Stay in the game with these three tips for preventing basketball injuries
From NBA athletes to kids holding a basketball for the first time, every player faces the increased risk of being sidelined by injuries, missing a whole season, or ending their careers entirely.
Playing basketball requires physical contact through short, intermittent bursts of intense activity involving starting and stopping motions, all of which can create serious damage. The most common injuries experienced by players include ankle strains and sprains, knee injuries, stress fractures, lower back strains, hamstring strains and concussions.
As the team physician for Michigan State Athletics, I’ve worked with many high-level athletes — including basketball players — to help them recover from a variety of injuries. Based on research and my own experience, I’ve put together a few key tips for athletes of all ages and skill levels to help reduce the chances of an injury from happening, minimize the extent of the trauma once one has occurred, and promote recovery while preventing recurrence.
Stretching is one of the main ways to prevent or reduce injury and, yet, so many of us skip over it. It’s a key component to keeping muscles flexible, strong and healthy. We need that flexibility to maintain a range of motion in the joints. On and off the court, it’s also important to warm up and increase body temperature prior to any athletic activity.
Before and after a game, basketball players must concentrate on strengthening muscles around their core and in their legs. It’s recommended to use a mixture of static and dynamic stretches.
Static stretches work the muscle to near its furthest point and then hold that position for at least 15 or 20 seconds. According to a research review in the National Library of Medicine, 104 studies found that static stretching reduces overall strength in the stretched muscles by almost 5.5%. Dynamic stretches are more active motions that cause joints and their surrounding muscles to go through a full range of movements.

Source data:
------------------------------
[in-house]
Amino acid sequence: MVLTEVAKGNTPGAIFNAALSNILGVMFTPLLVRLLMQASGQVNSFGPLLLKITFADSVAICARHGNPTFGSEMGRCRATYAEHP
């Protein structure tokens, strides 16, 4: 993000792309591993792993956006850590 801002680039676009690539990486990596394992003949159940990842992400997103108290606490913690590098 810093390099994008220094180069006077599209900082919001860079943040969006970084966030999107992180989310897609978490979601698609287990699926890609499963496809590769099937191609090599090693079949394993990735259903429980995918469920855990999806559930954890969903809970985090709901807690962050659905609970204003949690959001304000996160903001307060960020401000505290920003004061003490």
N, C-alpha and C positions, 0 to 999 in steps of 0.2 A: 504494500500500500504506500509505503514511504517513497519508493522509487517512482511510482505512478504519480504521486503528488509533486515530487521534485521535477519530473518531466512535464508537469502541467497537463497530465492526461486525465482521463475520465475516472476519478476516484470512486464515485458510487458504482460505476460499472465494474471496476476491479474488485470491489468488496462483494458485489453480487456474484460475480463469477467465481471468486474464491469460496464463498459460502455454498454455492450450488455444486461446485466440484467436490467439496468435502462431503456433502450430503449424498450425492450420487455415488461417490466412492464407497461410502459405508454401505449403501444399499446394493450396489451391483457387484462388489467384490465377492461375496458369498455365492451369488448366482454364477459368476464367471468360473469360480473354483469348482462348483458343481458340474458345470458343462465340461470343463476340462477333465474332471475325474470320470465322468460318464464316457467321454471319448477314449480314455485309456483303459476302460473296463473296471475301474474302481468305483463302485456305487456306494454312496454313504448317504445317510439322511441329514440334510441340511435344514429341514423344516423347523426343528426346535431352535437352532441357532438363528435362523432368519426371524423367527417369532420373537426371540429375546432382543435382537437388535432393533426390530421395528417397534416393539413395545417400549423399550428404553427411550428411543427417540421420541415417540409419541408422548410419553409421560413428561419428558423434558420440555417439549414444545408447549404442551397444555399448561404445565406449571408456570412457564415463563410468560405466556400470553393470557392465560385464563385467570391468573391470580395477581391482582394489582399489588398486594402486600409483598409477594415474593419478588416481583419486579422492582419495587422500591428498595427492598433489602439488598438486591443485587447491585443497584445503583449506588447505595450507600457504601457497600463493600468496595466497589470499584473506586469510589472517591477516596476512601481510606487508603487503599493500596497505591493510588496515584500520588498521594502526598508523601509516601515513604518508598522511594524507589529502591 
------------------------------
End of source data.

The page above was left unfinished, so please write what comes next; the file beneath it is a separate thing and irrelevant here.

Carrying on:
A combination of these stretches prevents muscle soreness, improves the joint range of motion and increases blood flow to the stretched region, all of which assist in recovery.
Getting quality, restorative sleep is easier said than done. We’ve all struggled at one time or another to achieve the essential seven to eight hours. Maintaining an appropriate amount of sleep is crucial for everyone but even more so for the developmental health in athletes — especially basketball players.
Sleep is imperative for proper recovery between training sessions or games. Disruptions to the circadian rhythms have been shown to take a physical toll on players. According to a study by the British Journal of Sports Medicine, data also shows that if an athlete performs while tired, they may be more inclined to utilize poor physical mechanics which can result in injuries.
Athletes must partake in a balanced diet and consume appropriate amounts of protein to help promote healing in the body between sessions.
Without the right diet and steady hydration, an athlete can struggle to maintain the right amount of energy and keep bones strong and at the correct density, putting themselves at an increased risk of fractures and breaks. Whether it’s for rehabilitation or prevention, protein and unsaturated fatty acids are needed to compensate for inflammation and provide an abundance of nutrients, which are essential in the healing process.
Every athlete knows getting hurt is a part of the game, and there is no way to guarantee an injury-free season. In practice and in games, things happen that are out of our control. But through proper self-care, we can prevent or minimize by prioritizing health.
Dr. Toufic R. Jildeh, M.D., is an orthopedic surgeon on the MSU Health Care Sports Medicine surgical team. His role extends to include team physician for MSU Athletics and the U.S. Olympic Ski & Snowboard team.